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My sister is about to graduate this summer. In celebrating this achievement with her it has given me some time to reflect on my own time at university.
I won’t be alone in admitting that my own time at university was difficult for my mental health. However, it was also turning point year for me. I was diagnosed as having depression and started, slowly, a series of treatments and techniques to get myself well.
I can’t begin to tell you how alone I felt back then. I felt like a black sheep, constantly pushed aside and unable to understand why I was feeling so low. I would frequently find myself silent and in the foetal position when things were tough and not going my way.
I felt that I shouldn’t feel the way I did, I was from a loving home and had a great upbringing – mental illness isn’t something I should have. But it can hit anyone.
In a lot of ways I was lucky, where so many people like me aren’t.
"It was after a particularly difficult Christmas, which I spent avoiding members of my family and being huddled in a corner as much as possible, that my mum encouraged me to go to the doctor about how I was feeling."
Reluctantly I went, but looking back this was really my first step back on the road to recovery. After bottling up your emotions for so long, I couldn't believe what a relief it was to finally admit to someone else exactly how I felt.
It isn’t uncommon for people, particularly men, suffering from mental health problems to bottle up how they are feeling. It shocked me the first time that I heard the biggest killer of men aged 18-30 (the age group I am in) was suicide. But I genuinely believe that talking about how you feel can help.
Shortly after my diagnosis I found myself in my first counselling session. I’m not going to pretend that just going to a couple of counselling sessions cured me, but very slowly I was able to start seeing a change in myself. The more I opened up in counselling, the less of a burden I felt on my shoulders. What was always reassuring with my talking therapy was that it felt like that load was being shared, I felt I was being supported.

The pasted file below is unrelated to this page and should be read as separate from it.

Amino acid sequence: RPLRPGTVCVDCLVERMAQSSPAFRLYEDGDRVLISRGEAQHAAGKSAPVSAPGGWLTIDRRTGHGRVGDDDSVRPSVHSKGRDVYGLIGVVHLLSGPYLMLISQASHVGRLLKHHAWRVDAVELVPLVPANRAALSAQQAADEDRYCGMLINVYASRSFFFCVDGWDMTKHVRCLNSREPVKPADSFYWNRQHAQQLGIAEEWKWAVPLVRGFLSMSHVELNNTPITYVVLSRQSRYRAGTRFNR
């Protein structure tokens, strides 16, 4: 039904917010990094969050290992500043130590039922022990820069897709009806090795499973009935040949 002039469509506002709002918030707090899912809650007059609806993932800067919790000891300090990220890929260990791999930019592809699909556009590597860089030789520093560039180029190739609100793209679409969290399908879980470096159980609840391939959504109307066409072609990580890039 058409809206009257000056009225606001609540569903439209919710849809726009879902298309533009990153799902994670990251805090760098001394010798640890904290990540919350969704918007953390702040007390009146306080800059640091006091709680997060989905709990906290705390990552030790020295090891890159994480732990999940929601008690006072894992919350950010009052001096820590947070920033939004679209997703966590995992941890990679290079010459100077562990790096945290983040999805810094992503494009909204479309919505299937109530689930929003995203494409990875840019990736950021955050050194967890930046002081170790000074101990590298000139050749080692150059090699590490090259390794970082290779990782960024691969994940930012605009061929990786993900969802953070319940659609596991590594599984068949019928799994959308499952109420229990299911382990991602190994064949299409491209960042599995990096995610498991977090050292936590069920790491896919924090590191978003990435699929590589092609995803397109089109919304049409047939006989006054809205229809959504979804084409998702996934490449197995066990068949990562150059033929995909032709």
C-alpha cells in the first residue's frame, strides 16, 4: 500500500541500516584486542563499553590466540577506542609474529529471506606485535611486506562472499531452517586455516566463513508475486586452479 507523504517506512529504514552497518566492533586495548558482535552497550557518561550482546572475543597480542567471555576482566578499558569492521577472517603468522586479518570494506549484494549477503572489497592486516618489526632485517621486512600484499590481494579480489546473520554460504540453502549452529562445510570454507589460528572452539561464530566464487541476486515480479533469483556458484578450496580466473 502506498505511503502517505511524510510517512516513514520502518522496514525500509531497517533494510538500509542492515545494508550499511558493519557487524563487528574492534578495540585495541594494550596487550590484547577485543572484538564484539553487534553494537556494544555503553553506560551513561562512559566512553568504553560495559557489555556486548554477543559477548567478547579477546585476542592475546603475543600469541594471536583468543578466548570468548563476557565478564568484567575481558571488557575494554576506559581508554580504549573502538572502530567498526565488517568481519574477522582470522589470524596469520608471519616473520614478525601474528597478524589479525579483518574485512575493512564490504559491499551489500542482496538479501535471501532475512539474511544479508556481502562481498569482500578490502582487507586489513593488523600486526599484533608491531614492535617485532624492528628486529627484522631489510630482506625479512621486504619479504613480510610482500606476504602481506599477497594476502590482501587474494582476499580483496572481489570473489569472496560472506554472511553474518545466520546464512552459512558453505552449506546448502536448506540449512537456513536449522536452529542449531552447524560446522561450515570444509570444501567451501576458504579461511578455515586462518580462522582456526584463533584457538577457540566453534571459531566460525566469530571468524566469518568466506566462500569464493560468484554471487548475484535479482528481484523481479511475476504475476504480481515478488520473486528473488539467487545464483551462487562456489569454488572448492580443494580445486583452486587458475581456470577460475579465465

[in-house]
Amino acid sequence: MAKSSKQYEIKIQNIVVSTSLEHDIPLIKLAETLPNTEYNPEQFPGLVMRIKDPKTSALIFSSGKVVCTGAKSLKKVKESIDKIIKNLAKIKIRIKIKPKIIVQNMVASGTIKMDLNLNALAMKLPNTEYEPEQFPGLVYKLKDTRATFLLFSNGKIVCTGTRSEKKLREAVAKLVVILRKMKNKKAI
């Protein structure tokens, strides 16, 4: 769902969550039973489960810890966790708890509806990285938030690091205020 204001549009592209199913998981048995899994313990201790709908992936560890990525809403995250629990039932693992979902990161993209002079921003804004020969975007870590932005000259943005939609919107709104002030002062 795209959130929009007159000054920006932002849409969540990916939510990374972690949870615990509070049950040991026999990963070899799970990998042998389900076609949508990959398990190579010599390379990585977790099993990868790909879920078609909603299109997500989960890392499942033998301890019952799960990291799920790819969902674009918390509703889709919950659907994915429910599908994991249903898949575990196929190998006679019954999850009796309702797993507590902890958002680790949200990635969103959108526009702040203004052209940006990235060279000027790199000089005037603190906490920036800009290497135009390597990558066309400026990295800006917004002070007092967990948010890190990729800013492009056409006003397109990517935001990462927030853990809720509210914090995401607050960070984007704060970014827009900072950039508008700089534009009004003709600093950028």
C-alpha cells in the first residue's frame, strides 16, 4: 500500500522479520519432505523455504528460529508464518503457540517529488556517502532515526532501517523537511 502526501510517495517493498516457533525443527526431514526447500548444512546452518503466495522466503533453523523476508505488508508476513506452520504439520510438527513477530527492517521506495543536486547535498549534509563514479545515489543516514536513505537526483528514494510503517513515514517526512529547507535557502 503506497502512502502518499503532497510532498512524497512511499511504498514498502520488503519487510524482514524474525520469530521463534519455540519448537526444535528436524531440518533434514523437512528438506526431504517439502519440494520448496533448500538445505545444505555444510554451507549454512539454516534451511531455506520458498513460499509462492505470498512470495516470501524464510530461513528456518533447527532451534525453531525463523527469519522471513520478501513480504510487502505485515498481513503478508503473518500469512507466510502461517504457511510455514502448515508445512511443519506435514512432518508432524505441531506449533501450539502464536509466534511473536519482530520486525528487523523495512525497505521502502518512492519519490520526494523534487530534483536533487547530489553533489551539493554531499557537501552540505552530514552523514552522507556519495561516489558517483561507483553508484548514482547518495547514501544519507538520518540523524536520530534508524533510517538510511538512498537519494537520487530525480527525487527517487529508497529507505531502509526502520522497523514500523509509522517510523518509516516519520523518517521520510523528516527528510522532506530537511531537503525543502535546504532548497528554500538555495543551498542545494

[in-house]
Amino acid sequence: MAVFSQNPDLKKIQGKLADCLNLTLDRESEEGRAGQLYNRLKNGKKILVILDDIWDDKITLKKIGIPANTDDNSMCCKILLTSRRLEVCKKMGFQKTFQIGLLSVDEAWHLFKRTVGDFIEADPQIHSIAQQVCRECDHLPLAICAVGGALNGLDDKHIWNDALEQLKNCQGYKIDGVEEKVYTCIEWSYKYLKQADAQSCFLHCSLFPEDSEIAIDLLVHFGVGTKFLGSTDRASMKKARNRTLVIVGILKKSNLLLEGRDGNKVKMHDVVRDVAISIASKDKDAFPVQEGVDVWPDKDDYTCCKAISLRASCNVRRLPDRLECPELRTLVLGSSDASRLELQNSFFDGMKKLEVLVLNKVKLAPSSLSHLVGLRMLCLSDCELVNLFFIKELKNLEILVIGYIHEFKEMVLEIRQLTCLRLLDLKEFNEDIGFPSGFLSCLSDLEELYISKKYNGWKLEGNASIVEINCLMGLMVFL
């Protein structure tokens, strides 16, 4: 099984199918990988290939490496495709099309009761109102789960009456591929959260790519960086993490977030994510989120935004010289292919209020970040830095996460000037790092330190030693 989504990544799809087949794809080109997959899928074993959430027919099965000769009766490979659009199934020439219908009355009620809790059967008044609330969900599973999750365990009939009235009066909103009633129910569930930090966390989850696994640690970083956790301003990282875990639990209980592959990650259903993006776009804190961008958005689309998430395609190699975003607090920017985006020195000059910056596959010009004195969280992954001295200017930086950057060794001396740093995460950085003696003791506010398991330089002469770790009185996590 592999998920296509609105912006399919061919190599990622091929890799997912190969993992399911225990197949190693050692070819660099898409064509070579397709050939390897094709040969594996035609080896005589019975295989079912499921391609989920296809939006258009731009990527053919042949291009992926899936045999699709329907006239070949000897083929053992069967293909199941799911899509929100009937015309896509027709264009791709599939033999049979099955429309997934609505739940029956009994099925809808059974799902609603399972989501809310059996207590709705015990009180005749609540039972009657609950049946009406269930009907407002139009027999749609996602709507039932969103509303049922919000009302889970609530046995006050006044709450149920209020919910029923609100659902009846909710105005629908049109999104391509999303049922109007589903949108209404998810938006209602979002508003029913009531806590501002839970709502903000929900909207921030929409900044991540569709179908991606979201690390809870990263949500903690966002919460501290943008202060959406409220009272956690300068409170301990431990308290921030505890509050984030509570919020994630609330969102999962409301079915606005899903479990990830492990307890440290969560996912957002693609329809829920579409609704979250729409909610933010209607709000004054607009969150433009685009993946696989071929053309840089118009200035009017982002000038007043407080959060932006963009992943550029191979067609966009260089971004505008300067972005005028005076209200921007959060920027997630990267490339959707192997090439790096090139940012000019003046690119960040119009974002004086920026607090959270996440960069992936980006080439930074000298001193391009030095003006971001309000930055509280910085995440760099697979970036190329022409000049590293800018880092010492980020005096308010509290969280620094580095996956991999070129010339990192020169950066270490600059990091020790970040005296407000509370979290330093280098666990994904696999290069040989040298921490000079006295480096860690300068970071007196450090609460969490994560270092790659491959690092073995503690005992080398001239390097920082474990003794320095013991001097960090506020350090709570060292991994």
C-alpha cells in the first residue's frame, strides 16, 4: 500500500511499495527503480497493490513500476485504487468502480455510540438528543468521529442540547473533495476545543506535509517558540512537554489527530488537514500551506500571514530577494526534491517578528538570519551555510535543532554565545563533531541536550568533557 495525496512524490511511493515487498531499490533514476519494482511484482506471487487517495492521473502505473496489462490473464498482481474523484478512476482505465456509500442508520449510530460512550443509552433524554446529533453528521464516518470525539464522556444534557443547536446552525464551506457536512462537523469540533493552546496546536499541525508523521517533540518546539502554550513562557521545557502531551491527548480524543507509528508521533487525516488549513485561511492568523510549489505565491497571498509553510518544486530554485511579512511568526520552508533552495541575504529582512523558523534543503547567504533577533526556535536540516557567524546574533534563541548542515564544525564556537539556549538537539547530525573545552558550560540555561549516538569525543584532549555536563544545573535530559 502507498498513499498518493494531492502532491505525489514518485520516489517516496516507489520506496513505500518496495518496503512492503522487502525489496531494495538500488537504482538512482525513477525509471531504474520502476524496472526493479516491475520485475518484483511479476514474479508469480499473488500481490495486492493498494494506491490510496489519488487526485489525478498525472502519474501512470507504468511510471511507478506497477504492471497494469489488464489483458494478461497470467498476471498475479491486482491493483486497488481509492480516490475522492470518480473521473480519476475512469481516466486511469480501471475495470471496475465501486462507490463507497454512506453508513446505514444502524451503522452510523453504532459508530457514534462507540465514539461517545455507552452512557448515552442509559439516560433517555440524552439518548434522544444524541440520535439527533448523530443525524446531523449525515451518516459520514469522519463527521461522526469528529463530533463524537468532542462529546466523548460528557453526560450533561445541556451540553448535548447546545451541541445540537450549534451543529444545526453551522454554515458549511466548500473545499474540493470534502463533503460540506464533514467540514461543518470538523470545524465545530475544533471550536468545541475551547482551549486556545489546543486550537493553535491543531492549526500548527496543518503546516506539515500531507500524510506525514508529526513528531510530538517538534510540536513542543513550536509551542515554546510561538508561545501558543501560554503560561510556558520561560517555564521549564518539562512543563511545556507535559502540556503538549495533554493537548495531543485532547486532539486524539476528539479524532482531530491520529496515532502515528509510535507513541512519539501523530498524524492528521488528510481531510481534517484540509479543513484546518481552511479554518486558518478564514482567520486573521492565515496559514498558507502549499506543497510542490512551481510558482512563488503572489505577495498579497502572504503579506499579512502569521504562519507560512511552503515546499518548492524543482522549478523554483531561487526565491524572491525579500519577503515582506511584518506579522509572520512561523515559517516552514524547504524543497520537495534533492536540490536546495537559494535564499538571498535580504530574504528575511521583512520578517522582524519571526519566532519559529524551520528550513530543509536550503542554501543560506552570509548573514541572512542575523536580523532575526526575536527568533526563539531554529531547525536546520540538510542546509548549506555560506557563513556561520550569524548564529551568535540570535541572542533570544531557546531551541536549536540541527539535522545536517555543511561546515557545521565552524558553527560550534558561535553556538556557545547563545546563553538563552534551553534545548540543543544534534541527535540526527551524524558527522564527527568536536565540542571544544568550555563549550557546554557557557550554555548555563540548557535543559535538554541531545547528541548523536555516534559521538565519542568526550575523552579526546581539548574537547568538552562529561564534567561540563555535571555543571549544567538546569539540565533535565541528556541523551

It is an odd journey to go on from not wanting to talk about yourself and being a closed-off person to being able to open yourself up to someone you have never really met before. In some ways I think it is much easier to open yourself up to someone that you don’t know, apart from in this counselling capacity. It is a relationship you wouldn’t be able to have with anyone you know already and I found myself discussing thoughts that I had pushed so far to the back of my mind, I didn’t even know I had them.
I know from my personal experience that it can be incredibly difficult to start talking about your problems. However, I believe that it was by opening myself up that I was able to identify some of the things that triggered my illness. I used talking therapy to help me to figure out why I was feeling the way that I was.
Read about depression
I would encourage anyone who thinks that they are suffering from a mental health problem to seek out some counselling or talking therapy. By sharing my problems I was really able to ensure that my depression didn’t get the better of me.
I am better able to cope now that I have recognised this isn’t something to be ashamed of. I can talk about my illness like an illness without a constant feeling of shame hanging over me. I’m now an active volunteer and campaigner for a number of mental health charities and I am going to be taking on my second big fundraising challenge for Mind later in the year – climbing Mt Kilimanjaro.
I know that if I hadn't started talking about my problems then I might not be here today. For that reason I will always be grateful for my talking therapy and the people who made sure I got the help I needed.
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